Diet and trophic ecology of introduced salmonines at two south shore ports of lake superior, 2019.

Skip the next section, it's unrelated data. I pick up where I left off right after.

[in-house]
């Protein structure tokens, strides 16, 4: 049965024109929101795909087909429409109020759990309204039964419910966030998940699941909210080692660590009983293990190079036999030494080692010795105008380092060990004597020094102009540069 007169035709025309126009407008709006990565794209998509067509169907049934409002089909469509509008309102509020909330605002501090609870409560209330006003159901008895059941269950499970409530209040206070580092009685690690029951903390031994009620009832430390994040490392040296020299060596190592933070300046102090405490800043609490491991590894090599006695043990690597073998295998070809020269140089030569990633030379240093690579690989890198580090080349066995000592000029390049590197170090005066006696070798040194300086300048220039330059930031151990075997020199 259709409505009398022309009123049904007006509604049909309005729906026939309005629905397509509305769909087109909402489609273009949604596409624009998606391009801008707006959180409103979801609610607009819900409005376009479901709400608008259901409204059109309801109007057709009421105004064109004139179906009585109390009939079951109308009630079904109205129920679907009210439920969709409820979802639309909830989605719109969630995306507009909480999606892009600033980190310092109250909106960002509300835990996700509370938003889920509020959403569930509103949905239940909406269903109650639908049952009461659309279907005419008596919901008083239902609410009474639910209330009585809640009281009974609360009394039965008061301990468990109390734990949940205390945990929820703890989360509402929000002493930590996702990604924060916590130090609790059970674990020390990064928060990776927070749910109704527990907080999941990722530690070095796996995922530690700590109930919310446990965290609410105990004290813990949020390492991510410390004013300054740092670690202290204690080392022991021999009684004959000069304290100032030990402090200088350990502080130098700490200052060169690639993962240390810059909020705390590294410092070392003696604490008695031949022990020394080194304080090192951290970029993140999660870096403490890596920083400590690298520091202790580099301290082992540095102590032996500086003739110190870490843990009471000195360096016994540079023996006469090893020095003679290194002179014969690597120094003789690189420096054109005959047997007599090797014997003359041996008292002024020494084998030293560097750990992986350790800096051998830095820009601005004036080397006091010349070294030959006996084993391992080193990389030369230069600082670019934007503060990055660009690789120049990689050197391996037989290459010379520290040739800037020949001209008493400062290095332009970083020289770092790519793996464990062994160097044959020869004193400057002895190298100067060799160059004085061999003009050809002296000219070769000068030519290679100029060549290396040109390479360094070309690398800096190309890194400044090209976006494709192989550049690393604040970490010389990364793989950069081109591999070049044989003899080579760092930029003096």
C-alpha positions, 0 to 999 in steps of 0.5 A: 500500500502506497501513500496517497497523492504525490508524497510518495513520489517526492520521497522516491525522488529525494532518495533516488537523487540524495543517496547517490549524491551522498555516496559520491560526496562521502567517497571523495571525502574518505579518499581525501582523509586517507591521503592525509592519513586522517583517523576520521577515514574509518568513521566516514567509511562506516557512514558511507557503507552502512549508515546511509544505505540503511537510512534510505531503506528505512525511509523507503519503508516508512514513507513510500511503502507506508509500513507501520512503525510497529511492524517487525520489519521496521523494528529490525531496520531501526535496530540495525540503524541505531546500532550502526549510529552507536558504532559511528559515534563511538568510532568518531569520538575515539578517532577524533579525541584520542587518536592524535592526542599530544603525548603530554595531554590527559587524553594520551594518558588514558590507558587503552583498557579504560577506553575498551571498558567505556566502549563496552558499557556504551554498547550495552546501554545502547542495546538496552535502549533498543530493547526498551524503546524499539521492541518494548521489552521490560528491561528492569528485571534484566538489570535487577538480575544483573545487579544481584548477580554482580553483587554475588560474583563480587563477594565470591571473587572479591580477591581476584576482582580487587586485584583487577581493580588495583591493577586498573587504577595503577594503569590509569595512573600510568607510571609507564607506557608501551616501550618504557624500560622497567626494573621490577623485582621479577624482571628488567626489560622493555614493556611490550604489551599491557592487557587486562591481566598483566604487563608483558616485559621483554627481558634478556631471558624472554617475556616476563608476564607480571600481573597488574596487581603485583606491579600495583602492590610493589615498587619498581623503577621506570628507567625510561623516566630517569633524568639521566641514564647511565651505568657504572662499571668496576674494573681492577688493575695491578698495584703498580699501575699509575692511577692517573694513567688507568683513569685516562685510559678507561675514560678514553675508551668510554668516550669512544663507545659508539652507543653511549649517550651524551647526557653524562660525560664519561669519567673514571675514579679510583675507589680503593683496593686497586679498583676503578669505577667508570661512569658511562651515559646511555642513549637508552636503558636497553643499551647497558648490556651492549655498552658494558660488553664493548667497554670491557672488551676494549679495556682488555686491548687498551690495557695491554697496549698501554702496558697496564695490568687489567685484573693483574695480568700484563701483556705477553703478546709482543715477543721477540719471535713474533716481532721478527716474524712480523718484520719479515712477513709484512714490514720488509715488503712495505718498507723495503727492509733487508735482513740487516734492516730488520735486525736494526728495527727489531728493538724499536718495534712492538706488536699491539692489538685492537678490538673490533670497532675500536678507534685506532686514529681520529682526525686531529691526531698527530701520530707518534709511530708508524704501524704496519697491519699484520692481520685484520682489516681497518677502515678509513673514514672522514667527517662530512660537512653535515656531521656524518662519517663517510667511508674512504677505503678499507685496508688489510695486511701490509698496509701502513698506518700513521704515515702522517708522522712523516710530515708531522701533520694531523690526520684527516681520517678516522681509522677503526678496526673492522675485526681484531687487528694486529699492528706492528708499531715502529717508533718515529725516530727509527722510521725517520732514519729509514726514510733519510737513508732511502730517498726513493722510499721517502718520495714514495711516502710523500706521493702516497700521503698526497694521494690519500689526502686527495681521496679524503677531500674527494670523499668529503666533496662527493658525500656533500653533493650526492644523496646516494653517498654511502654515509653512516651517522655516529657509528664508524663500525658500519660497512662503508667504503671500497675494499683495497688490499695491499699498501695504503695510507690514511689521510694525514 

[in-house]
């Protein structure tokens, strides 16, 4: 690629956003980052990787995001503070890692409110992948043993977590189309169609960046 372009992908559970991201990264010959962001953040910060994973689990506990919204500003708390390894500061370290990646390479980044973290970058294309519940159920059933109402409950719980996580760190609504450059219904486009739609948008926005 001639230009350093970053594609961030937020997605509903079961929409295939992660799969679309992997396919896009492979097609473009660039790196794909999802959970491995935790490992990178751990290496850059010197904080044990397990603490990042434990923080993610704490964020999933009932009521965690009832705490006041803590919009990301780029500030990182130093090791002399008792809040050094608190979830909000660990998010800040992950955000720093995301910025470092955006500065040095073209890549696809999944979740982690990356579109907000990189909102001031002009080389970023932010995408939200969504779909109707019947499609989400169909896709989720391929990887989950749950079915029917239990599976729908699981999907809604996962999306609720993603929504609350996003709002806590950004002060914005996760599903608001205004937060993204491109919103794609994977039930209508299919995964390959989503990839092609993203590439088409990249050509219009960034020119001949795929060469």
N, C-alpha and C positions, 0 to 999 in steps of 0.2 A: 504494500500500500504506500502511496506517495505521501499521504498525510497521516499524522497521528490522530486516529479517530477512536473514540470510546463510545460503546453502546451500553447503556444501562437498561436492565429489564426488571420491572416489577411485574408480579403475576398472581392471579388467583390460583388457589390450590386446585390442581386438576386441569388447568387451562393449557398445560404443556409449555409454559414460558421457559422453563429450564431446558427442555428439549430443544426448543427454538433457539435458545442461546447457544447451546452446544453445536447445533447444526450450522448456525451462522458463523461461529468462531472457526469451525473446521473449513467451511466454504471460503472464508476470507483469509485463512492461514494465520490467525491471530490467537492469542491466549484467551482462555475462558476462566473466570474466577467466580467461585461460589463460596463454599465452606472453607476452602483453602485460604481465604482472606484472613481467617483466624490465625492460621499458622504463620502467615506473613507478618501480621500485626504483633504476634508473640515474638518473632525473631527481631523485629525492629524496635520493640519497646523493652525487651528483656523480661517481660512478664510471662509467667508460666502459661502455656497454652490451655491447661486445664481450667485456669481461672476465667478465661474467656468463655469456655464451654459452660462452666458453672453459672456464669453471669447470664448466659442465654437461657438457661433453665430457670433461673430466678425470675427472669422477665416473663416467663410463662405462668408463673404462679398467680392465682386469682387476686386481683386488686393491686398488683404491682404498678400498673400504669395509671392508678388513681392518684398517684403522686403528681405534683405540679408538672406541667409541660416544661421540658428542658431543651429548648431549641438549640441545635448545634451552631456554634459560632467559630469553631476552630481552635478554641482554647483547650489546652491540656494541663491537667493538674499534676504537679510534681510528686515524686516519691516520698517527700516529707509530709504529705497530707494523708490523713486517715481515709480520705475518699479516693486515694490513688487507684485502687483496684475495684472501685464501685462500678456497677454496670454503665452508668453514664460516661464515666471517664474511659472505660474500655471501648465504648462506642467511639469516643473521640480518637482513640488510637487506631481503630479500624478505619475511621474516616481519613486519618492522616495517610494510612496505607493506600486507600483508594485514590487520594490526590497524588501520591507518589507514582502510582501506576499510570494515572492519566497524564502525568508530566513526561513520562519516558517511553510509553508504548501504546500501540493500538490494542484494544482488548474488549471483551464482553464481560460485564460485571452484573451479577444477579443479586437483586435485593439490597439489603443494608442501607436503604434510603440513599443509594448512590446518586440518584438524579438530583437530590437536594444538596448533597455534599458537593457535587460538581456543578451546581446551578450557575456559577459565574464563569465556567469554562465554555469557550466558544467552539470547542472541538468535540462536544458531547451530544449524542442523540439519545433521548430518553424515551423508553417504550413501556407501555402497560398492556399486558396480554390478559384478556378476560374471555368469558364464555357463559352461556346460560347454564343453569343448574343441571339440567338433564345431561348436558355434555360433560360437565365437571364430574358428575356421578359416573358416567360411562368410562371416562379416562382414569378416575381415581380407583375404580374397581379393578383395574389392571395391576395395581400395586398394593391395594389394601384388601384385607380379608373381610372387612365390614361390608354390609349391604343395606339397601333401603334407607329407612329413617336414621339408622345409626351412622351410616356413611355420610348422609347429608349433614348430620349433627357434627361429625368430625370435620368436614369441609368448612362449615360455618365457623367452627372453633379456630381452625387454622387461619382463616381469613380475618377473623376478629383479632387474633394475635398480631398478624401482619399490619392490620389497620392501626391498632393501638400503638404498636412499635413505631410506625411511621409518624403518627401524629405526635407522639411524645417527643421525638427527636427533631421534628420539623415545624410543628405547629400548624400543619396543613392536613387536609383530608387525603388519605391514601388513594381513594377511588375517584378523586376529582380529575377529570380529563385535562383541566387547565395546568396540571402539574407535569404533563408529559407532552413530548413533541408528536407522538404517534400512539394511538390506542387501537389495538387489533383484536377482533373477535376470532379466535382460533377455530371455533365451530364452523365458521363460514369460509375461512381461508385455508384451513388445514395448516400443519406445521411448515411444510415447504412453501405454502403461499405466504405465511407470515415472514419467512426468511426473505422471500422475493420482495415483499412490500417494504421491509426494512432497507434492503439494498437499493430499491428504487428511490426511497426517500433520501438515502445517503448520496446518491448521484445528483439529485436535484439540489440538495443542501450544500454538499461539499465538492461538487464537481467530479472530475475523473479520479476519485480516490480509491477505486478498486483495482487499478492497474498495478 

Introduced salmonines (Oncorhynchus spp. and Salmo spp.) are important components of recreational fisheries in the Great Lakes. These fishes were stocked heavily following the fishery collapse of lake trout (Salvelinus namaycush) due to sea lamprey (Petromyzon marinus) predation and commercial overharvest. While salmonine introductions occurred in all five of the Great Lakes, Lake Superior is less productive than the lower Great Lakes restricting most introduced salmonines to a small percentage of available habitat. This suggests the potential for high resource overlap between salmonines, yet little information has been published related to the trophic ecology of introduced salmonines in Lake Superior. Furthermore, hybrid splake (S. namaycush × S. fontinalis) are also stocked by various state agencies while little information on their trophic ecology exists. To address uncertainties associated with introduced salmonines, we assessed the diet composition and isotopic niche overlap of fish collected from two south shore ports of Lake Superior. Introduced salmonines consumed similar prey items including rainbow smelt (Osmerus mordax), coregonines, and three-spined stickleback (Gasterosteus aculeatus) in varying amounts, with a notable percentage of diet comprising terrestrial invertebrates. These results are further supported by stable isotope analysis which indicated high isotopic niche overlap among introduced salmonines suggesting a mixed diet attributed to benthic, pelagic, and terrestrial sources. Our characterization of the salmonine community provides important information that will inform fisheries research and management in Lake Superior.